Revisiting Race and the Benefit of RAS Blockade in Heart Failure: A Meta-Analysis of Randomized Clinical Trials

Link to article at PubMed

JAMA. 2024 May 29. doi: 10.1001/jama.2024.6774. Online ahead of print.


IMPORTANCE: Concerns have arisen that renin-angiotensin system (RAS) blockers are less effective in Black patients than non-Black patients with heart failure and reduced ejection fraction (HFrEF).

OBJECTIVE: To determine whether the effects of RAS blockers on cardiovascular outcomes differ between Black patients and non-Black patients with HFrEF.

DATA SOURCES: MEDLINE and Embase databases through December 31, 2023.

STUDY SELECTION: Randomized trials investigating the effect of RAS blockers on cardiovascular outcomes in adults with HFrEF that enrolled Black and non-Black patients.

DATA EXTRACTION AND SYNTHESIS: Individual-participant data were extracted following Preferred Reporting Items for Systematic Reviews and Meta-analyses Independent Personal Data (PRISMA-IPD) reporting guidelines. Effects were estimated using a mixed-effects model using a 1-stage approach.

MAIN OUTCOME AND MEASURE: The primary outcome was first hospitalization for HF or cardiovascular death.

RESULTS: The primary analysis, based on the 3 placebo-controlled RAS inhibitor monotherapy trials, included 8825 patients (9.9% Black). Rates of death and hospitalization for HF were substantially higher in Black than non-Black patients. The hazard ratio (HR) for RAS blockade vs placebo for the primary composite was 0.84 (95% CI, 0.69-1.03) in Black patients and 0.73 (95% CI, 0.67-0.79) in non-Black patients (P for interaction = .14). The HR for first HF hospitalization was 0.89 (95% CI, 0.70-1.13) in Black patients and 0.62 (95% CI, 0.56-0.69) in non-Black patients (P for interaction = .006). Conversely, the corresponding HRs for cardiovascular death were 0.83 (95% CI, 0.65-1.07) and 0.84 (95% CI, 0.77-0.93), respectively (P for interaction = .99). For total hospitalizations for HF and cardiovascular deaths, the corresponding rate ratios were 0.82 (95% CI, 0.66-1.02) and 0.72 (95% CI, 0.66-0.80), respectively (P for interaction = .27). The supportive analyses including the 2 trials adding an angiotensin receptor blocker to background angiotensin-converting enzyme inhibitor treatment (n = 16 383) gave consistent findings.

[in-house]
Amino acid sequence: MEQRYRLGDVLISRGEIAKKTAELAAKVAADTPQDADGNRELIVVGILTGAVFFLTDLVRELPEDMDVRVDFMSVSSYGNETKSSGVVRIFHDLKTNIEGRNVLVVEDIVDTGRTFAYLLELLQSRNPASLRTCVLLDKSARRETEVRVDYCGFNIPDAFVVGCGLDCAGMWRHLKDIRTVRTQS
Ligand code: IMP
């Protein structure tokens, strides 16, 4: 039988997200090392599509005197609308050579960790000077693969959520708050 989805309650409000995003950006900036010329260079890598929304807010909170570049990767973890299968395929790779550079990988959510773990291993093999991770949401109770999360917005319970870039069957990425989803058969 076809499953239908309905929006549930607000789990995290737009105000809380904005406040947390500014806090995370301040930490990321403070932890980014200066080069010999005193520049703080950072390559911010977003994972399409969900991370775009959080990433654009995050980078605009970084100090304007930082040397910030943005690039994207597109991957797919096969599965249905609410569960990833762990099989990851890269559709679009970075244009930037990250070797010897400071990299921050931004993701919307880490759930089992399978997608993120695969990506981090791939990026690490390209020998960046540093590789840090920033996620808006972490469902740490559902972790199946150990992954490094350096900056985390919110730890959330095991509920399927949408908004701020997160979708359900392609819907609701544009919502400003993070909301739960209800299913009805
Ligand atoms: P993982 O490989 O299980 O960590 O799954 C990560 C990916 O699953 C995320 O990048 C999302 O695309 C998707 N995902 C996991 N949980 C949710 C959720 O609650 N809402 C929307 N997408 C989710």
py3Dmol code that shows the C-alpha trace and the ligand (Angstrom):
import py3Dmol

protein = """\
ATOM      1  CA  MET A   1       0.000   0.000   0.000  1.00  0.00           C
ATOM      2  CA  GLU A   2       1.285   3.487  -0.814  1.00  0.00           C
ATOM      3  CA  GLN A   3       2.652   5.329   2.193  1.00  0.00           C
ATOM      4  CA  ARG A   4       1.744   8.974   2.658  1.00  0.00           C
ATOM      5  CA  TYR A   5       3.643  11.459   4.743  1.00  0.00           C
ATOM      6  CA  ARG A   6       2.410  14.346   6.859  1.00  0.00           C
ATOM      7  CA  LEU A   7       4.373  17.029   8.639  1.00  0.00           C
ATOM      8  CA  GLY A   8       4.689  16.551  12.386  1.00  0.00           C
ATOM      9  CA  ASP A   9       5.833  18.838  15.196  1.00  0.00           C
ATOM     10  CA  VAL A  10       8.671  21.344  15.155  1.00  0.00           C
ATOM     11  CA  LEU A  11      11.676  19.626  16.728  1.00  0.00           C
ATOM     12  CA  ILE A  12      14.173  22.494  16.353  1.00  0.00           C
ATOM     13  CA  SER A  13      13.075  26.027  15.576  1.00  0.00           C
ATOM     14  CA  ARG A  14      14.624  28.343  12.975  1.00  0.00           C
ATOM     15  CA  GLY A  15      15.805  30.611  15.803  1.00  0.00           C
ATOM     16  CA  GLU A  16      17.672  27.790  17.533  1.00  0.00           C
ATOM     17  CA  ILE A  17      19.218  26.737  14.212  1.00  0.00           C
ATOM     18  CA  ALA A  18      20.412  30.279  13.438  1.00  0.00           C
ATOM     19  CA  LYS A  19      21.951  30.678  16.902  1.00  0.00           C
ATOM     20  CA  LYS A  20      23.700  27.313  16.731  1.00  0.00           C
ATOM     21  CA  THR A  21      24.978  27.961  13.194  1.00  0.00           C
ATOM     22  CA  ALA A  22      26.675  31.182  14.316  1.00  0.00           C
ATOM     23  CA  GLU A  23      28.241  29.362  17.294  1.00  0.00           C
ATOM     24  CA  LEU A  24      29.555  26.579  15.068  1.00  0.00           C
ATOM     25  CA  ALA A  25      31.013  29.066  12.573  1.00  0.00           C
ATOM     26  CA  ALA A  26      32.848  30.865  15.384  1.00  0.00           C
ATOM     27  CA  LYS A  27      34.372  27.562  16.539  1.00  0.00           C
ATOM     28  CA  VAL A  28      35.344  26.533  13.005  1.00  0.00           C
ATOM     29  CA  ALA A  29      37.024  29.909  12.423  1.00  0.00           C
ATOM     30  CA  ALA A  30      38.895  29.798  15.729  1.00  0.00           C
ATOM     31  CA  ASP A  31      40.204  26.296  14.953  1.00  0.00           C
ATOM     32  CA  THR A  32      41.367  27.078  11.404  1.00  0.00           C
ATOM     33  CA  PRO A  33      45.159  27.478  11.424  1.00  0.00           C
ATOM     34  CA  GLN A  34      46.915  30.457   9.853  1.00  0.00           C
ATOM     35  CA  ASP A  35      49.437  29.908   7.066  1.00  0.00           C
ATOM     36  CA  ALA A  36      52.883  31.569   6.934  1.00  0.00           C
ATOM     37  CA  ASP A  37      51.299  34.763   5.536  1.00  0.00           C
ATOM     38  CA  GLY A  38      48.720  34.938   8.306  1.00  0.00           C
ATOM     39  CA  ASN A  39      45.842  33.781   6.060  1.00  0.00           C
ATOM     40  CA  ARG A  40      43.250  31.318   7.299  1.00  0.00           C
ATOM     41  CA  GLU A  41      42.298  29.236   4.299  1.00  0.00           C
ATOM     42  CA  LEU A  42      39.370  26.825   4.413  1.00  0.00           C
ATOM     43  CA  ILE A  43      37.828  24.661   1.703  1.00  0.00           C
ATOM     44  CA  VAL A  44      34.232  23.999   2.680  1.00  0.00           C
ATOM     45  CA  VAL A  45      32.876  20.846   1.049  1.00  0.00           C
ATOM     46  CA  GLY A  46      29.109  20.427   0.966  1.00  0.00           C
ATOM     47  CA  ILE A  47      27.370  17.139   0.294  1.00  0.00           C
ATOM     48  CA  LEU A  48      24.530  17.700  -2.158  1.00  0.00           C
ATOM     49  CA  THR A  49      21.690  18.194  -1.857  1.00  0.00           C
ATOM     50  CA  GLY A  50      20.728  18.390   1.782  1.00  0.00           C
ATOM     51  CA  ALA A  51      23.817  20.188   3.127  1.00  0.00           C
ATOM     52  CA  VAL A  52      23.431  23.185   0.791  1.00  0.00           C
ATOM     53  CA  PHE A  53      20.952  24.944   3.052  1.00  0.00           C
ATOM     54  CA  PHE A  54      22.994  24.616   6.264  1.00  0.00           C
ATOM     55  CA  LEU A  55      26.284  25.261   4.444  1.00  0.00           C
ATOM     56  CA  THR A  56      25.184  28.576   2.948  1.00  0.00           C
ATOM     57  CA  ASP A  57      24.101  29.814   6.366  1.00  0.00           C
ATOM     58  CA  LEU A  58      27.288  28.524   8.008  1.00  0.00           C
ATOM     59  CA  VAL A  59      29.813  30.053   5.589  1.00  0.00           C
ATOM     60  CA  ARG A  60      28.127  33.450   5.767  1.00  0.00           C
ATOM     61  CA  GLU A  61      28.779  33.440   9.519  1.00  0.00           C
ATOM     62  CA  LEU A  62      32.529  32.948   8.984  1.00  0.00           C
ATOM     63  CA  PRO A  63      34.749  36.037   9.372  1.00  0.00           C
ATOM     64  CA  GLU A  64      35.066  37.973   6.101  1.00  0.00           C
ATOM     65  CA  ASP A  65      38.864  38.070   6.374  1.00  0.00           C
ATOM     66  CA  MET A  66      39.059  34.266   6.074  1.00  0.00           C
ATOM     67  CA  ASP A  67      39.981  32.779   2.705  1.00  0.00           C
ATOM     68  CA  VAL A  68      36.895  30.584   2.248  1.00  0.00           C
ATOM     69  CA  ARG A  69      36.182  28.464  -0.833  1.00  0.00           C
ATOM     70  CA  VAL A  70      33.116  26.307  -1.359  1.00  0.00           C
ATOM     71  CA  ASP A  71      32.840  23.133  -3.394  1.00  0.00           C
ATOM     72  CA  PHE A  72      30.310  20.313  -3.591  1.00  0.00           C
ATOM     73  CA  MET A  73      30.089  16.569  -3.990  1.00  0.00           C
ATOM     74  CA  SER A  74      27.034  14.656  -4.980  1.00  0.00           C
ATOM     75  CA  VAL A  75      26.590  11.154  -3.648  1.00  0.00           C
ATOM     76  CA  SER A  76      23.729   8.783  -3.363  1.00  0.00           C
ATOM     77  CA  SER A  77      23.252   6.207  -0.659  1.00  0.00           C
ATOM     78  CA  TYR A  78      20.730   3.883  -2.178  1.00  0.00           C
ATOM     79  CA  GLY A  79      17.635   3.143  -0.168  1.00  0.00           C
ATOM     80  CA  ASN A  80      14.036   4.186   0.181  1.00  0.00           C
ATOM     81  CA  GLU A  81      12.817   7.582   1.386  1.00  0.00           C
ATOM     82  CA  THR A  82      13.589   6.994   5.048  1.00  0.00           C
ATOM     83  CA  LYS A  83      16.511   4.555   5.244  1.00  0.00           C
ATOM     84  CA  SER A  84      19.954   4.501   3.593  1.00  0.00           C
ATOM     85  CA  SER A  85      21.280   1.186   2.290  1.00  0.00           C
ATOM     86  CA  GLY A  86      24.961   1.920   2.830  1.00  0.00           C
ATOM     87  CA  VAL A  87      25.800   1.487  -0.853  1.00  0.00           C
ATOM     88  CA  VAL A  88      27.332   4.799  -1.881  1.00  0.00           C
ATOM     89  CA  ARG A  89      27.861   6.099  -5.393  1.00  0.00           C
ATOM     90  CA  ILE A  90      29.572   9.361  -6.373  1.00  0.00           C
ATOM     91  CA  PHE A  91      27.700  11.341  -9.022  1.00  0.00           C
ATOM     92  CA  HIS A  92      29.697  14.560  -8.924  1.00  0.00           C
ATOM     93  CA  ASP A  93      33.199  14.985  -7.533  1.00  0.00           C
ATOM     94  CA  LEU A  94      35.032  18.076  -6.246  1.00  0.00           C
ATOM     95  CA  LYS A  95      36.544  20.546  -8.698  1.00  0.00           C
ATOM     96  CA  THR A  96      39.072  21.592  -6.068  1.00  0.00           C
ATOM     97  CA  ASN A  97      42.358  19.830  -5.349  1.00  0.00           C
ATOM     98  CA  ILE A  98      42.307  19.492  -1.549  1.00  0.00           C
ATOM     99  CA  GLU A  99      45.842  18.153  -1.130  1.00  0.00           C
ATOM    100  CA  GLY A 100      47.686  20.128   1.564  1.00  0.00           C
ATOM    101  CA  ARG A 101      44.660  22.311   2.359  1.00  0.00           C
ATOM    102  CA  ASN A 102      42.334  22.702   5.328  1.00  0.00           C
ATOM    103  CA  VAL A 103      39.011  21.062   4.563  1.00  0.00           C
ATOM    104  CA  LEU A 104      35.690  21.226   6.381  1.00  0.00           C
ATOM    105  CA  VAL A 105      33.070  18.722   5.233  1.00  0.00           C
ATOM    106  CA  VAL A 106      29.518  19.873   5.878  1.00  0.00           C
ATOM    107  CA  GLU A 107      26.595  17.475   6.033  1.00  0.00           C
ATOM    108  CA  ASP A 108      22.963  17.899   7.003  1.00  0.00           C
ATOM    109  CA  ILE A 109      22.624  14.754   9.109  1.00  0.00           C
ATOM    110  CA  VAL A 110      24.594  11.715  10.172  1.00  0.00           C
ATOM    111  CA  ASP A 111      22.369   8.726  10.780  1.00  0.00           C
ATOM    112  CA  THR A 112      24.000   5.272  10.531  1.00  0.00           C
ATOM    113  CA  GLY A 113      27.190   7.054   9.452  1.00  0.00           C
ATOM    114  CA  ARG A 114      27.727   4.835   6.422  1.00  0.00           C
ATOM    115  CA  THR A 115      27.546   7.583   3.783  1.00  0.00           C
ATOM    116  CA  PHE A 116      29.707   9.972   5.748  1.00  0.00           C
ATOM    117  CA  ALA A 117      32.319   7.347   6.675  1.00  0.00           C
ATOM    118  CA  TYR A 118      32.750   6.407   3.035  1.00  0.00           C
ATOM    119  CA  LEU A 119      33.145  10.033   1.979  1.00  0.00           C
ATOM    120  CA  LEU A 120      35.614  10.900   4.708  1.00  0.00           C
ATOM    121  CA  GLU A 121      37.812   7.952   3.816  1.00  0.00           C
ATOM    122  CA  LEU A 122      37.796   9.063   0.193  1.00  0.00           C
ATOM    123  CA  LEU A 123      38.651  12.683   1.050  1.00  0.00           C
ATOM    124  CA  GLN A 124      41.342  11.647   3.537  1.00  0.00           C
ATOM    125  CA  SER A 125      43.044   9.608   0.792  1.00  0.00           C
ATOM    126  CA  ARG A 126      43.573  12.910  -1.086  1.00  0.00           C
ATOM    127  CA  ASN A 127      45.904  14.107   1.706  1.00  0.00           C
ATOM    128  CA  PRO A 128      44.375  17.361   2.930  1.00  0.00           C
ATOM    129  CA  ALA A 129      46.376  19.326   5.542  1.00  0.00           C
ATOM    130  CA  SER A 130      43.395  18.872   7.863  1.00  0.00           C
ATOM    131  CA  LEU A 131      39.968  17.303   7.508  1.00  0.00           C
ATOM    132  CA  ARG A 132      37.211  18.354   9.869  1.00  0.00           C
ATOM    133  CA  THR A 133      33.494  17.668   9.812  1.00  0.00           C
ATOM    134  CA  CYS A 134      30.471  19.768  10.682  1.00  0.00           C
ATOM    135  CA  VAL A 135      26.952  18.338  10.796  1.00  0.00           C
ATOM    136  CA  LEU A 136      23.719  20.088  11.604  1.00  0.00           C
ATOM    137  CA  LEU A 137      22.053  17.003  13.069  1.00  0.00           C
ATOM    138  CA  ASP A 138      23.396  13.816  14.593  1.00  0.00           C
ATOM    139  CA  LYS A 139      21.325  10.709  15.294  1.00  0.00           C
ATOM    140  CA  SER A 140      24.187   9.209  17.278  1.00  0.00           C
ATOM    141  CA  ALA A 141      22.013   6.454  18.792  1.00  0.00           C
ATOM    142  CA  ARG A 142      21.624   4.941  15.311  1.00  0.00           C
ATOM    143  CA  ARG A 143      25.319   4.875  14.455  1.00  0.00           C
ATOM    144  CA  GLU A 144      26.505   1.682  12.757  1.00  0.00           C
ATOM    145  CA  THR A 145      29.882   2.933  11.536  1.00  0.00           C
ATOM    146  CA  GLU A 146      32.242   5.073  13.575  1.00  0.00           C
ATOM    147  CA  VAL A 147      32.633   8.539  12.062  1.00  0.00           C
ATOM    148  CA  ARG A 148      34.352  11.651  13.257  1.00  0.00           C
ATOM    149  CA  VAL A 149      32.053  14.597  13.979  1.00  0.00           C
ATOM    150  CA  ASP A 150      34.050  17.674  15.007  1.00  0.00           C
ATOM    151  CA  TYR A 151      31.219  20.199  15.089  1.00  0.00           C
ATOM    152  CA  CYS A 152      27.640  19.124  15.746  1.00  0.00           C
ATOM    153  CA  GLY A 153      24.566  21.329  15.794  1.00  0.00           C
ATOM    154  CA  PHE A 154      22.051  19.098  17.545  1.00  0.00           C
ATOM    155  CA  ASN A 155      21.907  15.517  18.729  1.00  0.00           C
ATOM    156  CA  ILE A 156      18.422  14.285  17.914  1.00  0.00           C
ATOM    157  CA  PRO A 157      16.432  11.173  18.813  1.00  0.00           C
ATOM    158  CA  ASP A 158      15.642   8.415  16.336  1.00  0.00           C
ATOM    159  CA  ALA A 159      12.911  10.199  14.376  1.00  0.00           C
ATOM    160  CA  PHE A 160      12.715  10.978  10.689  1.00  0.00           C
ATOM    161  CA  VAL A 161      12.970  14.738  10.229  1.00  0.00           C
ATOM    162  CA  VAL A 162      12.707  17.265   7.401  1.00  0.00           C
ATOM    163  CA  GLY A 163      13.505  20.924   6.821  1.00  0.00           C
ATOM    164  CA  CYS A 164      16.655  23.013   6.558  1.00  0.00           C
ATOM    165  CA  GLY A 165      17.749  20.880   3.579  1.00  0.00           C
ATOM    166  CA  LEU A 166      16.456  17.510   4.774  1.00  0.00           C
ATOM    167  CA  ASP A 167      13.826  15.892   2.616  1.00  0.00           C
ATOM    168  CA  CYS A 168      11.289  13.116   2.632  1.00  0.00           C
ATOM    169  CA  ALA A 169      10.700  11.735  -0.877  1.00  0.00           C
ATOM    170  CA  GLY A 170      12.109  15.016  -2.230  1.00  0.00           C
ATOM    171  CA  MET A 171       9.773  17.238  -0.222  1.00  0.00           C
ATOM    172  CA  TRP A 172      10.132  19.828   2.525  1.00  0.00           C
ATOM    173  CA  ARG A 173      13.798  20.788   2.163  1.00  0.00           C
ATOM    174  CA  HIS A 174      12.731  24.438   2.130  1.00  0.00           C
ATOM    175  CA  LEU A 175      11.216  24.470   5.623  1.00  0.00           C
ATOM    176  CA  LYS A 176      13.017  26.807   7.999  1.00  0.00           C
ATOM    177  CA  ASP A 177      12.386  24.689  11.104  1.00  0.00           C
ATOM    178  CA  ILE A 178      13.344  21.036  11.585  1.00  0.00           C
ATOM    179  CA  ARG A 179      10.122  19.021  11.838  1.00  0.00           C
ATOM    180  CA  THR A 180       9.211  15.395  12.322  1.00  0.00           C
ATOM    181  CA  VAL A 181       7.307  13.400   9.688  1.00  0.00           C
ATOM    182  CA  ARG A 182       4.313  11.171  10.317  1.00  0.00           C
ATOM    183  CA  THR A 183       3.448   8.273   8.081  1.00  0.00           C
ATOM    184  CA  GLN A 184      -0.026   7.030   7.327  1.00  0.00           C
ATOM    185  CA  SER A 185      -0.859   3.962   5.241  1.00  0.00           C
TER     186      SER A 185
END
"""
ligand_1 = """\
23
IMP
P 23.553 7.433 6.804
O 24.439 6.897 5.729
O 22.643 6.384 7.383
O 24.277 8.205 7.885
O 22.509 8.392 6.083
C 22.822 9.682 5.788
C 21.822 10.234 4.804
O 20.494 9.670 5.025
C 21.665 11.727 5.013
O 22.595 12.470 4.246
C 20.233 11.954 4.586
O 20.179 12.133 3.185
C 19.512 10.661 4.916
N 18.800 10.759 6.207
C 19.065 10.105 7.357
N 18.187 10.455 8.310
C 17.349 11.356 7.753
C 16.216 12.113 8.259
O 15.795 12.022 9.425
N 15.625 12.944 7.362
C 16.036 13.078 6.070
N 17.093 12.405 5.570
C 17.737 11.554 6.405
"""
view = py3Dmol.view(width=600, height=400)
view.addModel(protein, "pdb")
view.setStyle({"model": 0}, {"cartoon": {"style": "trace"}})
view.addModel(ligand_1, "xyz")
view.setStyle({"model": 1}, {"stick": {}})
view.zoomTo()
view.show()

CONCLUSIONS AND RELEVANCE: The mortality benefit from RAS blockade was similar in Black and non-Black patients. Despite the smaller relative risk reduction in hospitalization for HF with RAS blockade in Black patients, the absolute benefit in Black patients was comparable with non-Black patients because of the greater incidence of this outcome in Black patients.

PMID:38809561 | DOI:10.1001/jama.2024.6774

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